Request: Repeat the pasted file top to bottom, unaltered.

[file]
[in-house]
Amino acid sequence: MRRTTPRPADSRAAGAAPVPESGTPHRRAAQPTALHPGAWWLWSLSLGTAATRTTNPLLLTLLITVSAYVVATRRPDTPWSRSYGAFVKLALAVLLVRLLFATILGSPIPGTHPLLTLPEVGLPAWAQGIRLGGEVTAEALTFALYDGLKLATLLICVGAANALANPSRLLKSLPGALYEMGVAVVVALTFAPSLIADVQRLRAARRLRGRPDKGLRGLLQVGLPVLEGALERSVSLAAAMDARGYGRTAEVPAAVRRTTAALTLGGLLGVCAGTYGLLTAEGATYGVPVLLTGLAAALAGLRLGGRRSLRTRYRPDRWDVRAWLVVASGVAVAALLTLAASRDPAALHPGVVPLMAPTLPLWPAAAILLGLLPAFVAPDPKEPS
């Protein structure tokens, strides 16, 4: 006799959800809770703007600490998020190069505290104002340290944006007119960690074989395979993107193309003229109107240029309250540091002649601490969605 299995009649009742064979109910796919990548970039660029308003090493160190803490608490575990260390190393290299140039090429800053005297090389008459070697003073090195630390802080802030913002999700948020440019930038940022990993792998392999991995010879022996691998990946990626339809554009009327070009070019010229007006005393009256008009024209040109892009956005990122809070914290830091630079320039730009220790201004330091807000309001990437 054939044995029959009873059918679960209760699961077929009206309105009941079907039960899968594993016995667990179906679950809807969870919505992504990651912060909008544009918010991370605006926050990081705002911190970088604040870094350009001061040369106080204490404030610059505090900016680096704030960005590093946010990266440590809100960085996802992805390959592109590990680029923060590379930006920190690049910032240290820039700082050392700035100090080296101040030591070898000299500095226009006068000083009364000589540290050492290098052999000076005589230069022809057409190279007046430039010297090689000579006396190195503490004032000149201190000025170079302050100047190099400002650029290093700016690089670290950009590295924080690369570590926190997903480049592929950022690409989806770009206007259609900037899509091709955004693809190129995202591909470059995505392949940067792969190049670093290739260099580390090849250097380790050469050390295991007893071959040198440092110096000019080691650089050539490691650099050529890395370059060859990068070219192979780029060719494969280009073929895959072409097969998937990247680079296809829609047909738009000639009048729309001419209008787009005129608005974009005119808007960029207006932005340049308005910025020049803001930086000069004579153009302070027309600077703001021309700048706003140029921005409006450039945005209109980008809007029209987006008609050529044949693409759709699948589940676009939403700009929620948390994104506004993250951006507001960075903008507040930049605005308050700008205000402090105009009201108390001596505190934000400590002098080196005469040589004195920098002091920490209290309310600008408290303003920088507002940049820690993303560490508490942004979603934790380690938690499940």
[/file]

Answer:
[in-house]
Amino acid sequence: MRRTTPRPADSRAAGAAPVPESGTPHRRAAQPTALHPGAWWLWSLSLGTAATRTTNPLLLTLLITVSAYVVATRRPDTPWSRSYGAFVKLALAVLLVRLLFATILGSPIPGTHPLLTLPEVGLPAWAQGIRLGGEVTAEALTFALYDGLKLATLLICVGAANALANPSRLLKSLPGALYEMGVAVVVALTFAPSLIADVQRLRAARRLRGRPDKGLRGLLQVGLPVLEGALERSVSLAAAMDARGYGRTAEVPAAVRRTTAALTLGGLLGVCAGTYGLLTAEGATYGVPVLLTGLAAALAGLRLGGRRSLRTRYRPDRWDVRAWLVVASGVAVAALLTLAASRDPAALHPGVVPLMAPTLPLWPAAAILLGLLPAFVAPDPKEPS
């Protein structure tokens, strides 16, 4: 006799959800809770703007600490998020190069505290104002340290944006007119960690074989395979993107193309003229109107240029309250540091002649601490969605 299995009649009742064979109910796919990548970039660029308003090493160190803490608490575990260390190393290299140039090429800053005297090389008459070697003073090195630390802080802030913002999700948020440019930038940022990993792998392999991995010879022996691998990946990626339809554009009327070009070019010229007006005393009256008009024209040109892009956005990122809070914290830091630079320039730009220790201004330091807000309001990437 054939044995029959009873059918679960209760699961077929009206309105009941079907039960899968594993016995667990179906679950809807969870919505992504990651912060909008544009918010991370605006926050990081705002911190970088604040870094350009001061040369106080204490404030610059505090900016680096704030960005590093946010990266440590809100960085996802992805390959592109590990680029923060590379930006920190690049910032240290820039700082050392700035100090080296101040030591070898000299500095226009006068000083009364000589540290050492290098052999000076005589230069022809057409190279007046430039010297090689000579006396190195503490004032000149201190000025170079302050100047190099400002650029290093700016690089670290950009590295924080690369570590926190997903480049592929950022690409989806770009206007259609900037899509091709955004693809190129995202591909470059995505392949940067792969190049670093290739260099580390090849250097380790050469050390295991007893071959040198440092110096000019080691650089050539490691650099050529890395370059060859990068070219192979780029060719494969280009073929895959072409097969998937990247680079296809829609047909738009000639009048729309001419209008787009005129608005974009005119808007960029207006932005340049308005910025020049803001930086000069004579153009302070027309600077703001021309700048706003140029921005409006450039945005209109980008809007029209987006008609050529044949693409759709699948589940676009939403700009929620948390994104506004993250951006507001960075903008507040930049605005308050700008205000402090105009009201108390001596505190934000400590002098080196005469040589004195920098002091920490209290309310600008408290303003920088507002940049820690993303560490508490942004979603934790380690938690499940």